100 Women members collectively decide on the grant recipients. It is not too late to join us in making a significant impact in the lives of women and girls. Find out more by visiting our website.

Kristy Rodwell, 100 Women Advisory Committee Member and Grants Subcommittee

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“She’s helpless, she’s voiceless…If this happened to men, we would have foundations and supplies coming in from all over the world.
Ruth Kennedy – Nurse, Addis Ababa Fistula Hospital, Ethiopia
Powerful women. Images of Oprah Winfrey, Hillary Clinton and Michelle Obama instantly come to mind. But power is not solely defined by bank balance and influence. Powerful women also show courage, rising against insurmountable odds to come out on top when not a soul on this earth expected them to do so.
The book, Half the Sky, which inspired the creation of 100 Women, reports that women in developing countries are by nature hard working, gentle and less set in their ways than their male counterparts. Given the chance, women show more entrepreneurial ability and can change the outlook of the community they live in.
This is facilitated by many women and even young girls around the world thanks to organisations like 100 Women,who give meaningful grants to groups that bring light to women who would otherwise starve or perish from illness or neglect.
Imagine, a woman leading a country like Ethiopia, the Democratic Republic of the Congo, Iraq or Syria. War will not stop, as it never does. But greater efforts for peace and cultural change could become realised if these countries provided women with access to superior education, health care systems that catered to all classes and meaningful employment.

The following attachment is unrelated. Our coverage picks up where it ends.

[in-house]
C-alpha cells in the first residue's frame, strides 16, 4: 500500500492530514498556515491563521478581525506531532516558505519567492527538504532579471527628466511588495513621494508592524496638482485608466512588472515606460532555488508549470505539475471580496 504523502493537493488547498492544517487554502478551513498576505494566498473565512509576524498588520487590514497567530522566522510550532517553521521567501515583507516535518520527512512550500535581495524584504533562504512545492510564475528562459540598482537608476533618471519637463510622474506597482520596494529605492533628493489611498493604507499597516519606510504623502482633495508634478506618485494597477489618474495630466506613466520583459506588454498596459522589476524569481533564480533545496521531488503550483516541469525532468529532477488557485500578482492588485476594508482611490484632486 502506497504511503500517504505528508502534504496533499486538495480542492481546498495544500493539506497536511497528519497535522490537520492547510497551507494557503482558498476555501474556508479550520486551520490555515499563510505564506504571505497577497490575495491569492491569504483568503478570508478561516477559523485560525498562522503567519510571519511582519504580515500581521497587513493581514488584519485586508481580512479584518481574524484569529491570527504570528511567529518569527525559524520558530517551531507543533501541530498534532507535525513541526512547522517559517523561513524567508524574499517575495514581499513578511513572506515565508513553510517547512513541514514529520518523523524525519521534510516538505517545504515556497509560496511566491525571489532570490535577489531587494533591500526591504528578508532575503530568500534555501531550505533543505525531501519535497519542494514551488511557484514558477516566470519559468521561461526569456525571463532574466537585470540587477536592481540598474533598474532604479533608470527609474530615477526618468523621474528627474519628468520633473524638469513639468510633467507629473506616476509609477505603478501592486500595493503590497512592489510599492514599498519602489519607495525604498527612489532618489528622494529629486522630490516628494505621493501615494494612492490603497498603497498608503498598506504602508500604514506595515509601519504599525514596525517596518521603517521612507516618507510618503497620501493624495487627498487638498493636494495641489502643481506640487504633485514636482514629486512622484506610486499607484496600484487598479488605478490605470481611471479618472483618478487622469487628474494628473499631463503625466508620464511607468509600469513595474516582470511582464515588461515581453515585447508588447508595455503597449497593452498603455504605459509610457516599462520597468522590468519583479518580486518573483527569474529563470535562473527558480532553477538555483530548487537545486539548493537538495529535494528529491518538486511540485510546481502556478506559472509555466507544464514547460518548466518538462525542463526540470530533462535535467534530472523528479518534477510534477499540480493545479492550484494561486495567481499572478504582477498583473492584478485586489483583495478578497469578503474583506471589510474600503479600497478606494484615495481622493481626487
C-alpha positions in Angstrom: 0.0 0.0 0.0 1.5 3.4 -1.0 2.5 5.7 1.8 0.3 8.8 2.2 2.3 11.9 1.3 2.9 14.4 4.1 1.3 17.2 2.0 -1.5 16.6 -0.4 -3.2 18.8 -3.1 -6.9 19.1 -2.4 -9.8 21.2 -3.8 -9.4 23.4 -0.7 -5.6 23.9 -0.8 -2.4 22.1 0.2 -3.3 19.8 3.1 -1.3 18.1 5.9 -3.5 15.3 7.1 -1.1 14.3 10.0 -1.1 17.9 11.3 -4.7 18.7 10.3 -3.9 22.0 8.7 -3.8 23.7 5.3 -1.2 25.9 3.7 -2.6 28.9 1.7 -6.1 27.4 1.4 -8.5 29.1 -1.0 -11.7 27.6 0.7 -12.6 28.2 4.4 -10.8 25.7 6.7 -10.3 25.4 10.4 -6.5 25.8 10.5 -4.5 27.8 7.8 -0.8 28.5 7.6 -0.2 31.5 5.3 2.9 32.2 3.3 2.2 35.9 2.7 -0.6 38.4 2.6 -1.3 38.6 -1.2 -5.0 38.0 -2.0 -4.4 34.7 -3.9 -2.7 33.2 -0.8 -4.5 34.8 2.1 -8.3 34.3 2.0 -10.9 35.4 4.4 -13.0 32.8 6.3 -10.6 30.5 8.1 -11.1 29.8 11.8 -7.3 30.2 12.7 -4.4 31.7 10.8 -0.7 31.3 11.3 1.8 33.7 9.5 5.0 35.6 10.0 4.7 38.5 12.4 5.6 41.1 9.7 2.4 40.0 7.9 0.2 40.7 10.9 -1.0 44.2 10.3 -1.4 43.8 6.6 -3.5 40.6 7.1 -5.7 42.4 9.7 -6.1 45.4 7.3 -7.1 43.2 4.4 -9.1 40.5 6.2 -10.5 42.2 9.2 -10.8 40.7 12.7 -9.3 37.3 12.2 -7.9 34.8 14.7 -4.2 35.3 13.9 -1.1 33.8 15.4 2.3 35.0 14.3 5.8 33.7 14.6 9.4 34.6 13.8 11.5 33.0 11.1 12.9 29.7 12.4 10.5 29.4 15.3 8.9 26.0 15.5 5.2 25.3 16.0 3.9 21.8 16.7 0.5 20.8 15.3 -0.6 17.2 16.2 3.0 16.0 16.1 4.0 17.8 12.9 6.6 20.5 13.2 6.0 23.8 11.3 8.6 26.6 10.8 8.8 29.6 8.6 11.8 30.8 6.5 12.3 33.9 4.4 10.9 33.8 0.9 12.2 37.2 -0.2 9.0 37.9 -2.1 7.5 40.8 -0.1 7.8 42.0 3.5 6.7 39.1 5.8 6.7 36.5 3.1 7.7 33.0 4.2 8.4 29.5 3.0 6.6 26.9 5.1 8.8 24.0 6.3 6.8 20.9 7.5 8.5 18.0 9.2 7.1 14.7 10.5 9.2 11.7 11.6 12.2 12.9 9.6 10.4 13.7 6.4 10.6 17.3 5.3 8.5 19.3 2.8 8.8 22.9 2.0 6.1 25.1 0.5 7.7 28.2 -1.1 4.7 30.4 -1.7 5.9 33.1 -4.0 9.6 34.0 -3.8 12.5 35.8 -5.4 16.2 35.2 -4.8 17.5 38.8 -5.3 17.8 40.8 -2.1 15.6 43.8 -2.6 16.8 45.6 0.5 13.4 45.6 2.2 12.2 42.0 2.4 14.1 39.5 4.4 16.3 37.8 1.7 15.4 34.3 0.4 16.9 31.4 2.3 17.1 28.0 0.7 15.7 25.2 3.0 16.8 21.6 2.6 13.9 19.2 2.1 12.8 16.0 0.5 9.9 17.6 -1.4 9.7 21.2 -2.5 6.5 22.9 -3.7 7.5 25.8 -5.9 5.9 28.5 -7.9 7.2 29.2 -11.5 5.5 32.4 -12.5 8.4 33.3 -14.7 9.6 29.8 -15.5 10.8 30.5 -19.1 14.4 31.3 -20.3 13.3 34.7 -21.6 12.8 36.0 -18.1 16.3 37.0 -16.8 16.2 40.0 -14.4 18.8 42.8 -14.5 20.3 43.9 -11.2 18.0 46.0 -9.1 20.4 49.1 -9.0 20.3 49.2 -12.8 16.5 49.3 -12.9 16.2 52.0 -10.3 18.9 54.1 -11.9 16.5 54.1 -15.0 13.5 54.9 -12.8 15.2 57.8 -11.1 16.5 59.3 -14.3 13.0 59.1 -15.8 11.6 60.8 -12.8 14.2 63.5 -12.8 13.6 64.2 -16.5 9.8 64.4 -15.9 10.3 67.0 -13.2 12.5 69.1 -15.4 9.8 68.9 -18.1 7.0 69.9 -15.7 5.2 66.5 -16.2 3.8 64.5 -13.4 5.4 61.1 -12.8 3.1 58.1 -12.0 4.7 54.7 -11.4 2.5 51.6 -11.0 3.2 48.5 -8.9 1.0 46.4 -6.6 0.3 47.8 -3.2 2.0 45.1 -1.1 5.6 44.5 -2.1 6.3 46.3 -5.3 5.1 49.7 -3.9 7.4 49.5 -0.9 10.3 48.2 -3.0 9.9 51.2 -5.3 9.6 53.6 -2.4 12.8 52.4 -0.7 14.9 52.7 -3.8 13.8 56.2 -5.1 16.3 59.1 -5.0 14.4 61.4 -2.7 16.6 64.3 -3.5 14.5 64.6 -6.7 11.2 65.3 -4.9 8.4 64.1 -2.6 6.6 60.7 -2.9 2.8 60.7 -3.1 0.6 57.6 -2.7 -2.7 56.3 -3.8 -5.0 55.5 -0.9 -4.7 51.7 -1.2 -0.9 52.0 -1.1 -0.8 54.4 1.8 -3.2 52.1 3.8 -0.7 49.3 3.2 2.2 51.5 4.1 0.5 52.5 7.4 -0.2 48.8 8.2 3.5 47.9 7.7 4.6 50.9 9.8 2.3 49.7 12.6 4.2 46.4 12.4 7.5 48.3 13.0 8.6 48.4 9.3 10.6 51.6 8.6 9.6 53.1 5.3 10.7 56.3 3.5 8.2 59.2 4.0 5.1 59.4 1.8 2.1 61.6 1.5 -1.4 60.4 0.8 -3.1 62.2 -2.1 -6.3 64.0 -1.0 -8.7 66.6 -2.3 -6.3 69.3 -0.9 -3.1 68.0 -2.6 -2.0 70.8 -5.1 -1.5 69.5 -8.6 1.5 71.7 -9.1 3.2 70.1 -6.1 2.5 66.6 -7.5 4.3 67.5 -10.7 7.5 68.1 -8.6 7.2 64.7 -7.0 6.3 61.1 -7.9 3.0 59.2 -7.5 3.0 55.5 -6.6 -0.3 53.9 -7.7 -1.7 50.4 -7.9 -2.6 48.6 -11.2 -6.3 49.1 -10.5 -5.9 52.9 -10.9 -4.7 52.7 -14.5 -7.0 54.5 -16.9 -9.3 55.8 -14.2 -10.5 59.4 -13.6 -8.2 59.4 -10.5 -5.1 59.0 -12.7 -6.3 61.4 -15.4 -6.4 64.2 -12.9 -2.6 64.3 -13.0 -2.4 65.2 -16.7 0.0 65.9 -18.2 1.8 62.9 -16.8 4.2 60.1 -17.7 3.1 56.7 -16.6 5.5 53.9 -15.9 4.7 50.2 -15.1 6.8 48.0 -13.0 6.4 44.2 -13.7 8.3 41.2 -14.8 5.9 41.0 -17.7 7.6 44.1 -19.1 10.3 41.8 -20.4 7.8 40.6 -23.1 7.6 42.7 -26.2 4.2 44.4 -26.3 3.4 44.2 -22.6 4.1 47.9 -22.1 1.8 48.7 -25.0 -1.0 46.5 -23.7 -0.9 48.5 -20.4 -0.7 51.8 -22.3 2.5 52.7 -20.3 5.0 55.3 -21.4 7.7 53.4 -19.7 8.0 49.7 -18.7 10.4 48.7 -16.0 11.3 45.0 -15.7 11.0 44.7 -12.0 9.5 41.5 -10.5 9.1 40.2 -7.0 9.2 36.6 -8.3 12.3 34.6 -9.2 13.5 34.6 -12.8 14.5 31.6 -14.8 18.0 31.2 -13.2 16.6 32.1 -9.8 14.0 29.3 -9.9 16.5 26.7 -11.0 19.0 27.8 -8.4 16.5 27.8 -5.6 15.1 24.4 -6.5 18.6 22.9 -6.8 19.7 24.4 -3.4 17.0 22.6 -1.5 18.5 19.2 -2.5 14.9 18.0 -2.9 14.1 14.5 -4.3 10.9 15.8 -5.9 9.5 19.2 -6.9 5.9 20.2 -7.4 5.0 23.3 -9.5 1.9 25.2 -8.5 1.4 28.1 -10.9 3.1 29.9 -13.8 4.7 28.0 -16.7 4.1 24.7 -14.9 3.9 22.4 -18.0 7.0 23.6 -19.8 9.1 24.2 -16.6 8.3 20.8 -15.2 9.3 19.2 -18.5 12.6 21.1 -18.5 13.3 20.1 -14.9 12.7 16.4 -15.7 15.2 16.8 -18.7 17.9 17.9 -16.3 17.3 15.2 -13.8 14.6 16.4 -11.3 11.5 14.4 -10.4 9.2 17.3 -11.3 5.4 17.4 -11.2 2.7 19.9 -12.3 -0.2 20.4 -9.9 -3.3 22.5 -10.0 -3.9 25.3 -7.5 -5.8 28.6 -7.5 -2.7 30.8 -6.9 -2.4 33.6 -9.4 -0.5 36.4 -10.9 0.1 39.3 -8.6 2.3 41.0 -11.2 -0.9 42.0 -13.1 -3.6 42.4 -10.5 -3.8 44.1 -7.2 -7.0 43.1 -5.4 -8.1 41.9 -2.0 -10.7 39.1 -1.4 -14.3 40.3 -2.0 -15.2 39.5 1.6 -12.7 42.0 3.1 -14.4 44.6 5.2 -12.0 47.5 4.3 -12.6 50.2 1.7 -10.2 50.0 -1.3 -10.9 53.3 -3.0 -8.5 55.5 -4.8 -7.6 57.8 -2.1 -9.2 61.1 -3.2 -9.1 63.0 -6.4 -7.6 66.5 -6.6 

Photo taken from robinhoodtax.org.uk

Photo taken from robinhoodtax.org.uk

Panchratni of Jamodhi in India was relying on the sole income of her husband, not enough to feed her family each day and often went without basic necessities like food, as well as education, which everyone deserves to have in this modern world.
By using a small grant from the group, Opportunity International (a 2014 100 Women grant recipient), Panchratni was able to purchase some livestock, using them in the local fields to farm rice and wheat. By also selling the milk, her family now has the ability to feed themselves, educate the children and start a savings account. Not only has she helped her family, she is contributing to the economy of the village and, in a small way, India as a whole.
Mutki Bosco from Healing Fields, Opportunity International Partner in India

Mutki Bosco from Healing Fields, Opportunity International Partner in India

If more women in developing countries had the opportunity to not only help themselves, but have a fundamental role in the economic development of their local community, whole villages, provinces and countries would see the benefits. And there are a lot of women in these countries under repressive cultures who have the potential to achieve great things for their community and country.
100 Women grants make a real difference to the lives of thousands of poor, repressed and damaged women each year. But to unlock the full potential of these women requires donations from people like you and me, who want to change the world one small step at a time to rid us of famine and atrocities most of us never even hear about, but know they exist.
Article by Jason Findlay,
One of our valued male supporters and contributors